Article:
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Discussion Starter · #1 ·
Hi anyone use these? I have not really looked into it but with the key going into the floor are the wires for install still under the wheel?
:roll:
 

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Don't need one. Car will cool turbo on its own after you shut off car.
 

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Discussion Starter · #4 ·
Car will do it? Yea with a timer.. I know I can run it for a few minutes after I drive it byt that is a PIA sometimes if I have to be some where other than sitting in the car.. LOL
 

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Then get there faster and let the turbo cool before you get out. It's just like the people behind me when I'm driving the speed limit. If they wanted to get there faster, they should have left sooner... Ron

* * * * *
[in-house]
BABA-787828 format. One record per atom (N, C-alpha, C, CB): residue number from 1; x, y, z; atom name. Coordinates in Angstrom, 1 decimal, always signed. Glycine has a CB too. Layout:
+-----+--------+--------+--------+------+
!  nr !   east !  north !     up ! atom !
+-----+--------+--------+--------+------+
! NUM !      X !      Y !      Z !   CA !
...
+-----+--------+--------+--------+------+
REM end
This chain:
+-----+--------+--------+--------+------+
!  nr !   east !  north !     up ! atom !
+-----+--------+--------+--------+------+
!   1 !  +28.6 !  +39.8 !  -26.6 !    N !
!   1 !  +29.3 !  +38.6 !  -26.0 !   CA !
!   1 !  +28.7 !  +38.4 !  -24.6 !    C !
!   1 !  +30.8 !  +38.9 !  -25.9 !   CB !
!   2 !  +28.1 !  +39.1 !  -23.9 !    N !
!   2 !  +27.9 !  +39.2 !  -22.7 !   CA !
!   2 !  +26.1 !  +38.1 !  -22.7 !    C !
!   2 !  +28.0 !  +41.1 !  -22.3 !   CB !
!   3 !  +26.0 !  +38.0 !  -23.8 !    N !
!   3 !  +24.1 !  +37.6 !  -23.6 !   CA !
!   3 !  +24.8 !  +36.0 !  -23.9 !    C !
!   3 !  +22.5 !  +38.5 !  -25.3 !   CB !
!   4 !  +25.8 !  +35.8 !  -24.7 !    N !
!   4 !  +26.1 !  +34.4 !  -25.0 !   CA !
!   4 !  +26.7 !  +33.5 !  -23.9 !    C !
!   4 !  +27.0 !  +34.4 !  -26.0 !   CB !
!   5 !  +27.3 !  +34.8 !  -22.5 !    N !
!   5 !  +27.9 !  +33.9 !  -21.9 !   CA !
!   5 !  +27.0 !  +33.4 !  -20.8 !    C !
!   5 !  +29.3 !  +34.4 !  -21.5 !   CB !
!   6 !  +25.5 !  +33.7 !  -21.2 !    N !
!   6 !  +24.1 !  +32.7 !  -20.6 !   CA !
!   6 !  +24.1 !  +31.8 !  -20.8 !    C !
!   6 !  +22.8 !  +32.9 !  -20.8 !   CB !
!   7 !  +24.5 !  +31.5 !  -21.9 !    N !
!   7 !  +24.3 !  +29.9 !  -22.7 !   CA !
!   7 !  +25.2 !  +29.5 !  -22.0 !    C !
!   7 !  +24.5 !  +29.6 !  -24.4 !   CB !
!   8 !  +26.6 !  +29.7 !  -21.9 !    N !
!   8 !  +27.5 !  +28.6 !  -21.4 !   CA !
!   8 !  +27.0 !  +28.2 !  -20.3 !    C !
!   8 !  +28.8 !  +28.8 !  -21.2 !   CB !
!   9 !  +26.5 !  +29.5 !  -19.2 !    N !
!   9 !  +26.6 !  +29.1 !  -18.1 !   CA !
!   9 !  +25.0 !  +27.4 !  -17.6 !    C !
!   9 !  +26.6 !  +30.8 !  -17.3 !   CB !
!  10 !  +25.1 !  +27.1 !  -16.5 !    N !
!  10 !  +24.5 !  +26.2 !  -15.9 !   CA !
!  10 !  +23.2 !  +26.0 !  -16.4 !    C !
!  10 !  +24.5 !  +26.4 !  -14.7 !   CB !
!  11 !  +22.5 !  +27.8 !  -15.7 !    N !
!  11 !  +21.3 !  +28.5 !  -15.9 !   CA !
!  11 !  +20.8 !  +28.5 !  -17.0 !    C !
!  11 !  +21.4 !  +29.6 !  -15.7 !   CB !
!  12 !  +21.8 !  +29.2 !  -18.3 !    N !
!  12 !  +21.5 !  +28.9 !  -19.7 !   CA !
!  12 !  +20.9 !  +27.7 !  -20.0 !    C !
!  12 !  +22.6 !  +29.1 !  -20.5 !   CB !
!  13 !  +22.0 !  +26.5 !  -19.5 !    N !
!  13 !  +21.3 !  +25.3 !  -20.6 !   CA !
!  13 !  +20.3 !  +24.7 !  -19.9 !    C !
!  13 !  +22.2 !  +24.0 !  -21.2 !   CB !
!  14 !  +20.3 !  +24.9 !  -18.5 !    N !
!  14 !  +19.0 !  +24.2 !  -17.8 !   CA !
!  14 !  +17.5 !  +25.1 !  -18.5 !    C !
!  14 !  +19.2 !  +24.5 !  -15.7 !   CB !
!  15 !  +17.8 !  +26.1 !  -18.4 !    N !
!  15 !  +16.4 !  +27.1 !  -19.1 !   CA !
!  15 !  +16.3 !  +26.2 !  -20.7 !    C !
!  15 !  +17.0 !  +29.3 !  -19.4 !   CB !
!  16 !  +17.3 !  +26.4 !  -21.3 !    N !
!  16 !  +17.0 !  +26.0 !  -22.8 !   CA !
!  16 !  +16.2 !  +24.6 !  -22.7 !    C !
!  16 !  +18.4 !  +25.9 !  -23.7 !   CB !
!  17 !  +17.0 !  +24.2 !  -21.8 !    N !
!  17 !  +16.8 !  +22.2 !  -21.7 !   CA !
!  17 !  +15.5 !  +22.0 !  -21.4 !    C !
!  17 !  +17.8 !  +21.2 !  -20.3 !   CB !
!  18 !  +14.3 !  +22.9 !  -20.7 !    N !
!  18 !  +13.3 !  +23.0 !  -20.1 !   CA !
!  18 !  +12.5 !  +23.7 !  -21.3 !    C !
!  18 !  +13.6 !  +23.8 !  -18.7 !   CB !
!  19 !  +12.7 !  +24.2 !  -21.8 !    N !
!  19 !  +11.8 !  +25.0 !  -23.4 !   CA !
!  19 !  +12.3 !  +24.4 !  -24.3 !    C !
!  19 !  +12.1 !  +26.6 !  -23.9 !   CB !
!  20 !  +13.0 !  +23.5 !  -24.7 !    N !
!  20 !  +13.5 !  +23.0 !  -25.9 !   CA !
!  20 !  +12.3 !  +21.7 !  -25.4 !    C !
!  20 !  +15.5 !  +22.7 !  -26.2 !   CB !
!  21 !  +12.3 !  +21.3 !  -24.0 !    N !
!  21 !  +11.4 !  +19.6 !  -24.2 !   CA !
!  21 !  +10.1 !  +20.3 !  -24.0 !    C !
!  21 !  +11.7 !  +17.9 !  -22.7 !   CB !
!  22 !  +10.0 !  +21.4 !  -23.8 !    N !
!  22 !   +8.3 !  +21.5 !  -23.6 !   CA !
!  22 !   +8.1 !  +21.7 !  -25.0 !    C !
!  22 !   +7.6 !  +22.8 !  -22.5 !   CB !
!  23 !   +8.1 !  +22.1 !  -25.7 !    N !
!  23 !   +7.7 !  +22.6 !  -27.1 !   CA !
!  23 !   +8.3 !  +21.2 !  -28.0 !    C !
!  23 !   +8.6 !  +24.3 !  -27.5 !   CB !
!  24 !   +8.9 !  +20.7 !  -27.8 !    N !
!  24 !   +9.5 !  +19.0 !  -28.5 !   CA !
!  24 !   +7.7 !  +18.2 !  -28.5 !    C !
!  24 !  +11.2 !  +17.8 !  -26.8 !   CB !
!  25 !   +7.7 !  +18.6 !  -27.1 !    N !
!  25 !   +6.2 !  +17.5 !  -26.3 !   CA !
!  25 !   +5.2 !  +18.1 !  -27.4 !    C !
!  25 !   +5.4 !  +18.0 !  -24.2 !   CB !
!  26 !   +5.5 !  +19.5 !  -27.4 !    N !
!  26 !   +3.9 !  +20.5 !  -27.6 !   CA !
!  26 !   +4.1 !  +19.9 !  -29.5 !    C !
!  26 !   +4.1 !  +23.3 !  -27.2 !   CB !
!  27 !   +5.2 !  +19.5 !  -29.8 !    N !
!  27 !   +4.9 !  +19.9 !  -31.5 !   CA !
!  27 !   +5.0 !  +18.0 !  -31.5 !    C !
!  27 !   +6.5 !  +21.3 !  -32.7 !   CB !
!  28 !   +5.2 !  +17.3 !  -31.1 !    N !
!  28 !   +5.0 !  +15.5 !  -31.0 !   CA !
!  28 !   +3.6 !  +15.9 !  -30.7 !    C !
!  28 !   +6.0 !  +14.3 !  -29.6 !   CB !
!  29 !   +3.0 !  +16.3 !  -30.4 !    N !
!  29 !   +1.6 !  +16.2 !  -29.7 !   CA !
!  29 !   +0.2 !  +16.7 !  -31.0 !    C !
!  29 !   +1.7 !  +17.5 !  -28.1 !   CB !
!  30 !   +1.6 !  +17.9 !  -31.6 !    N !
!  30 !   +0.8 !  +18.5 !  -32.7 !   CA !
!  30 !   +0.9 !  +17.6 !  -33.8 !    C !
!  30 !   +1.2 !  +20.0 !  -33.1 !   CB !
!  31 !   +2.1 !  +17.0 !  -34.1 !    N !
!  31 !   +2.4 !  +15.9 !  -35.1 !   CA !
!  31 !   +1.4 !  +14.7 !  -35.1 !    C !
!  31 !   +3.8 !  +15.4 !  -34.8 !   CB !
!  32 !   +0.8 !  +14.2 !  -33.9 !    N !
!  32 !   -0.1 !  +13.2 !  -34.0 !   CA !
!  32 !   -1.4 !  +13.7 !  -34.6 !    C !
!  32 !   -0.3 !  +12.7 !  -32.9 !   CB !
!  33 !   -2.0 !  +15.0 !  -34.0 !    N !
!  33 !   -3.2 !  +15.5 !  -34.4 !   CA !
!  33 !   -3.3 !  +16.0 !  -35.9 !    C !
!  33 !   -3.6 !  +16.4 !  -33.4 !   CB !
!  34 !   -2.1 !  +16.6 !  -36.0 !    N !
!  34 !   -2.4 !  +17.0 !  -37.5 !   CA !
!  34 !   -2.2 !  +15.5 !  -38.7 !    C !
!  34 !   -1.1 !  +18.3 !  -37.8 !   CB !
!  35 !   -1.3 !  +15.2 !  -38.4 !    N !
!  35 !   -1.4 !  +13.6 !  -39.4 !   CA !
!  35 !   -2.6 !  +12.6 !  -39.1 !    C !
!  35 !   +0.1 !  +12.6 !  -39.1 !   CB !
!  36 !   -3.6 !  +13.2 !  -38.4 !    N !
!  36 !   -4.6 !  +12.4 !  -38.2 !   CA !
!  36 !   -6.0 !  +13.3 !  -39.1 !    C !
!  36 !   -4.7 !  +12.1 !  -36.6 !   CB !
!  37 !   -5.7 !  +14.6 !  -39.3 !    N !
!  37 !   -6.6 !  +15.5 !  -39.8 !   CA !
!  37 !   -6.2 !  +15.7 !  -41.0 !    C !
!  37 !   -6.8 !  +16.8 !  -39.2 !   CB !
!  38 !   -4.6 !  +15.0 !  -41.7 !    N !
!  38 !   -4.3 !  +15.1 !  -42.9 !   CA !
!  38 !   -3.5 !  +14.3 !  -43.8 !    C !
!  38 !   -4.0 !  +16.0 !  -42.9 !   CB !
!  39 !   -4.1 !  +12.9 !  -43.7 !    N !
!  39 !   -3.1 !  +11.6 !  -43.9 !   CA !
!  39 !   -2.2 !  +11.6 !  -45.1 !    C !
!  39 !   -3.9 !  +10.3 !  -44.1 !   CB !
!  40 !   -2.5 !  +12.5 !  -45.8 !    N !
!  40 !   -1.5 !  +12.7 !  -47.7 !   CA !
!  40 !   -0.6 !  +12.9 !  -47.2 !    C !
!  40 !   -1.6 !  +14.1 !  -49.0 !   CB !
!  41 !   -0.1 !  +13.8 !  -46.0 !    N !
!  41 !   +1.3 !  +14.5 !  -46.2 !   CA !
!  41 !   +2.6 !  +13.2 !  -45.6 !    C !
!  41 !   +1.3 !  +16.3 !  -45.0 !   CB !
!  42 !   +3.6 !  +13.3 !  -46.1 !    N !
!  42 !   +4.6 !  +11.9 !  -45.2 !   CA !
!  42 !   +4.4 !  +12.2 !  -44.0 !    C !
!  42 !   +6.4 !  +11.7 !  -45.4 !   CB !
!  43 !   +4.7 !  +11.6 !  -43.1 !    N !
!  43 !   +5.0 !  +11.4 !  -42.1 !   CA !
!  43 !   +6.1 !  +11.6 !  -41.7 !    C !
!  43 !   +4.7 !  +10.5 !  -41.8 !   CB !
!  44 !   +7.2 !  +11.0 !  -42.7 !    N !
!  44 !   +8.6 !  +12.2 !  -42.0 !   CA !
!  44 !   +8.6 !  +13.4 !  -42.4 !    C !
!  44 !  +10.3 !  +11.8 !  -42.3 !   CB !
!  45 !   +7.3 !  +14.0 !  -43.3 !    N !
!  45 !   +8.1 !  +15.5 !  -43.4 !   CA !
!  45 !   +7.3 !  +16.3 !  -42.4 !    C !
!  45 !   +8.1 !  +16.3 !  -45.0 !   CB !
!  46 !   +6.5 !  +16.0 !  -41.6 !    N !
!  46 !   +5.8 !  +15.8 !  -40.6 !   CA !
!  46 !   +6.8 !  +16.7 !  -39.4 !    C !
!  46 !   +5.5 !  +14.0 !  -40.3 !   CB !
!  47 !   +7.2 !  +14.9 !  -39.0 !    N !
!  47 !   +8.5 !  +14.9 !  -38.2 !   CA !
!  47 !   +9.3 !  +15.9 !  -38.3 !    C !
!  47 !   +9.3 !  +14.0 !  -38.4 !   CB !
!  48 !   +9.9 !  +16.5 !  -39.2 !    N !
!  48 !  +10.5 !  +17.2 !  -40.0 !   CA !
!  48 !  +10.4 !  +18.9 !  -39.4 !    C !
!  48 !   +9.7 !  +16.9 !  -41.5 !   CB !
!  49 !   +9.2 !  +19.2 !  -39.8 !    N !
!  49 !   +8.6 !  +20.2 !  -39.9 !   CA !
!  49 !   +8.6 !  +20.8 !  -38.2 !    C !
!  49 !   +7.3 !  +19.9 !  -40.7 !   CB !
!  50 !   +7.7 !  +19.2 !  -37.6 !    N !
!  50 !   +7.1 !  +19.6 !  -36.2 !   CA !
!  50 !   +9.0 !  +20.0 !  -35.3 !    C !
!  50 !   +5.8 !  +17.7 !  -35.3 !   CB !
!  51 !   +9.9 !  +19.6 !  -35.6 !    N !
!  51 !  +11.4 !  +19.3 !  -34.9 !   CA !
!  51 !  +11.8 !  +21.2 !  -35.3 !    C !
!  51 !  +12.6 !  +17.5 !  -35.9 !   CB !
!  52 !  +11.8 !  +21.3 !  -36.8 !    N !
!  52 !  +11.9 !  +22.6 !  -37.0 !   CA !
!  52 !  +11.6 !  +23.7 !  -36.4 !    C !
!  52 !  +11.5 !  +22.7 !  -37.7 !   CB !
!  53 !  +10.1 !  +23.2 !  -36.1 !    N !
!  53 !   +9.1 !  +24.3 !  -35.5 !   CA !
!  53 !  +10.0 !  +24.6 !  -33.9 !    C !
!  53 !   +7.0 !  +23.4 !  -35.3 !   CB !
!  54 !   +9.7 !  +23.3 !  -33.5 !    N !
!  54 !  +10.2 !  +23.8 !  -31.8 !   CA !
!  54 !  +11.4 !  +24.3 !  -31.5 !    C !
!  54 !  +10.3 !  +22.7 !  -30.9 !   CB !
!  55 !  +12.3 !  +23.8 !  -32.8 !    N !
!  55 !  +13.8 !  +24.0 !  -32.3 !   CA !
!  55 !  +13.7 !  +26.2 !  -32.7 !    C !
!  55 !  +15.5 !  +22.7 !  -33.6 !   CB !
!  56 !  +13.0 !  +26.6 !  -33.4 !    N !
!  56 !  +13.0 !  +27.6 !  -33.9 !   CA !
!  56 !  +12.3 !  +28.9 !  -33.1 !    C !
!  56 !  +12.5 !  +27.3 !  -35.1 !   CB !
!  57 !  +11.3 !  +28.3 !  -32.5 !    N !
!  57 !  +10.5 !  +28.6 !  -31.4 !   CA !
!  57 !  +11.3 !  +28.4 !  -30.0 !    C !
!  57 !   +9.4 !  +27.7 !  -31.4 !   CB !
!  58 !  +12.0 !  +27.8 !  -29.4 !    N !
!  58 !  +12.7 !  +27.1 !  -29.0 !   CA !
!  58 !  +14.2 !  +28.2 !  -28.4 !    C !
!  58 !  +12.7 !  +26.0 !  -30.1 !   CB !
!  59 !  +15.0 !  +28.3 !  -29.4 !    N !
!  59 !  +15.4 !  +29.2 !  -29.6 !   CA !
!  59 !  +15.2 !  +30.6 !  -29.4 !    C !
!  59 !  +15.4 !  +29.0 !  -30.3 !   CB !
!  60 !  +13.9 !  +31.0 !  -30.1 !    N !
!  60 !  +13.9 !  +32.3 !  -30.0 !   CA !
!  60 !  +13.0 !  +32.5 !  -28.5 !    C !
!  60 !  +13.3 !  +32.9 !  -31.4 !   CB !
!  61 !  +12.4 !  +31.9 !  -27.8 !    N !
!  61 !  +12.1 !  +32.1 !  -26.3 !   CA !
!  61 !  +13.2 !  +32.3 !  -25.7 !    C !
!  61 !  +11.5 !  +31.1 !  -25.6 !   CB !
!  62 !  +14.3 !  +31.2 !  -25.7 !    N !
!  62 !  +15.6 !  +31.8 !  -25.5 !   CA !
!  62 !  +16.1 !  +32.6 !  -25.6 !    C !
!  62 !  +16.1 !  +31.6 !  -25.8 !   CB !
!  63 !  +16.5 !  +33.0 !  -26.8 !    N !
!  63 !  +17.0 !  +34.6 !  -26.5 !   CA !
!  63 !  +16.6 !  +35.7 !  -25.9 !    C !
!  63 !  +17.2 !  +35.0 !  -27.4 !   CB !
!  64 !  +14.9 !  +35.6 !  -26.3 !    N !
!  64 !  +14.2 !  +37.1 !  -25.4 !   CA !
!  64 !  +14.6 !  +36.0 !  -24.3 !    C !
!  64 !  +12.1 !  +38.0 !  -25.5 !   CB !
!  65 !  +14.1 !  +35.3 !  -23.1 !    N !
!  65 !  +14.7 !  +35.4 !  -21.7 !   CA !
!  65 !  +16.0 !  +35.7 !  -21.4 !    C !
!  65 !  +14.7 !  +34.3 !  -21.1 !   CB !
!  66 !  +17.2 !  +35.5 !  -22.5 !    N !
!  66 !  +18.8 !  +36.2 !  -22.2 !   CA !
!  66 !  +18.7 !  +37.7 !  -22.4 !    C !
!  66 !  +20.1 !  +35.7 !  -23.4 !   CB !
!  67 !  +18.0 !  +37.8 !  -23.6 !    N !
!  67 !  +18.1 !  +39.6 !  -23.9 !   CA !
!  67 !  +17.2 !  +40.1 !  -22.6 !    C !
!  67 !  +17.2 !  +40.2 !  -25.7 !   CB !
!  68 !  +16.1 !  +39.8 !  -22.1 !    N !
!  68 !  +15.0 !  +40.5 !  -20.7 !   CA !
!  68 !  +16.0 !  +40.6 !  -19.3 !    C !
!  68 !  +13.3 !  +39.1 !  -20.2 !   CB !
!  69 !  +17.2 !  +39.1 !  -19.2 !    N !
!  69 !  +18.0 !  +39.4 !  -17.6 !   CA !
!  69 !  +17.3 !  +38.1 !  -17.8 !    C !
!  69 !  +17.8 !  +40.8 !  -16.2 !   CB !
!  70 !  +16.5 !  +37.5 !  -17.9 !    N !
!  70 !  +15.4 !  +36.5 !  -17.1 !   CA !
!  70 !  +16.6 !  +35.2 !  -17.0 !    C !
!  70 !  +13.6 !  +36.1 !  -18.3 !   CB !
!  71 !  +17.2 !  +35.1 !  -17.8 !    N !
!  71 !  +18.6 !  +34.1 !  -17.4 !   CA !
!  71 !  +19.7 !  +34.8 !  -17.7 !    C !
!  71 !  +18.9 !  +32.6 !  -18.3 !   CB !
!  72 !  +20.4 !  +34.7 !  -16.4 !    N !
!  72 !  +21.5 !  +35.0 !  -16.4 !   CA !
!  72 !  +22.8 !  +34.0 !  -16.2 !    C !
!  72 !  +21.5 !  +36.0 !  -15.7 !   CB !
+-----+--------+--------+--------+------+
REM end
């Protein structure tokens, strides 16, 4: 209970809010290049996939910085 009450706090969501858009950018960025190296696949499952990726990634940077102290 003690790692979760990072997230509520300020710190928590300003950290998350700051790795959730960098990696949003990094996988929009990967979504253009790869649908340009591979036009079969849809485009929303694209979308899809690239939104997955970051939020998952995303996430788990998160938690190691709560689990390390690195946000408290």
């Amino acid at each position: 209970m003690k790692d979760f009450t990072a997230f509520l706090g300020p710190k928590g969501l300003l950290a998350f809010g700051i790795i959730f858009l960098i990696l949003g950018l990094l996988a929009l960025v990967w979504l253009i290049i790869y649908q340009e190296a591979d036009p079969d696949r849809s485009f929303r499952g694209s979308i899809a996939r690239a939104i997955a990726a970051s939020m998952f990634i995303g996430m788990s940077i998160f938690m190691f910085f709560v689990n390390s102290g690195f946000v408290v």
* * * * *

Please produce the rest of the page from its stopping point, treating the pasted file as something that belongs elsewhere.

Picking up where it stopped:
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The best bet is a 1 minute cool down....it's something you just need to be religious about if you want the max time out of your turbo. On my Wife's Audi TT, she is great about it....but even after it's off, Audi built in a coolant after-run pump that also continues to circulate the coolant after driving, ever single time you shut the car off. It's a great feature and I wish the Saab had it for extra protection....



Sean
 

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Turbo timers are only really critical in oil-cooled turbos; we have coolant circulated through ours so not only do they have another fluid running through them, but the coolant flow rate is much, much higher than the oil flow rate, allowing for much more effective cooling in a short period of time. The only time you really wouldn't have sufficient time for it to cool would be if you did a lot of highway pulls and just shut the car off at the end of the last one before braking back down to a stop. Assuming you get off the highway and park after driving hard (or spend a minute or so going through a neighborhood or parking lot after some nice twisties etc), a turbo timer is unnecessary.